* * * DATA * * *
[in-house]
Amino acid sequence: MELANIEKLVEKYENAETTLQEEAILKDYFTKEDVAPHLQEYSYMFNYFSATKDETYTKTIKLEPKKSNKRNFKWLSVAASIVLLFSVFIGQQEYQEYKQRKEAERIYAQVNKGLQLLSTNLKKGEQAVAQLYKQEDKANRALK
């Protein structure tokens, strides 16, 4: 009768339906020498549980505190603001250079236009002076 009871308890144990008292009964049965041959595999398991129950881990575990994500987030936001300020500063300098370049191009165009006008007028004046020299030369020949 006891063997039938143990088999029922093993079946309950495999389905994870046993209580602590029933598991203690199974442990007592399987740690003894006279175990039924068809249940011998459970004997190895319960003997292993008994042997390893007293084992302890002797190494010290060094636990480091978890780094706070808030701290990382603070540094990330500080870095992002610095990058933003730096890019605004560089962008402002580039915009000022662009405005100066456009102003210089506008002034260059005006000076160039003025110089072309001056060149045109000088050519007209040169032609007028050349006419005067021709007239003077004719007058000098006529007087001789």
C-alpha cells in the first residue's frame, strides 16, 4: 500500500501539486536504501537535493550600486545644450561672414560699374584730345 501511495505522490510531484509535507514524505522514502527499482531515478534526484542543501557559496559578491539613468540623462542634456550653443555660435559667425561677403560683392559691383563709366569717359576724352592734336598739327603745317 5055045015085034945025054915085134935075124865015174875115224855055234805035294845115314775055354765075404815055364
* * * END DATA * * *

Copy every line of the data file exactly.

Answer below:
[in-house]
Amino acid sequence: MELANIEKLVEKYENAETTLQEEAILKDYFTKEDVAPHLQEYSYMFNYFSATKDETYTKTIKLEPKKSNKRNFKWLSVAASIVLLFSVFIGQQEYQEYKQRKEAERIYAQVNKGLQLLSTNLKKGEQAVAQLYKQEDKANRALK
């Protein structure tokens, strides 16, 4: 009768339906020498549980505190603001250079236009002076 009871308890144990008292009964049965041959595999398991129950881990575990994500987030936001300020500063300098370049191009165009006008007028004046020299030369020949 006891063997039938143990088999029922093993079946309950495999389905994870046993209580602590029933598991203690199974442990007592399987740690003894006279175990039924068809249940011998459970004997190895319960003997292993008994042997390893007293084992302890002797190494010290060094636990480091978890780094706070808030701290990382603070540094990330500080870095992002610095990058933003730096890019605004560089962008402002580039915009000022662009405005100066456009102003210089506008002034260059005006000076160039003025110089072309001056060149045109000088050519007209040169032609007028050349006419005067021709007239003077004719007058000098006529007087001789």
C-alpha cells in the first residue's frame, strides 16, 4: 500500500501539486536504501537535493550600486545644450561672414560699374584730345 501511495505522490510531484509535507514524505522514502527499482531515478534526484542543501557559496559578491539613468540623462542634456550653443555660435559667425561677403560683392559691383563709366569717359576724352592734336598739327603745317 5055045015085034945025054915085134935075124865015174875115224855055234805035294845115314775055354765075404815055364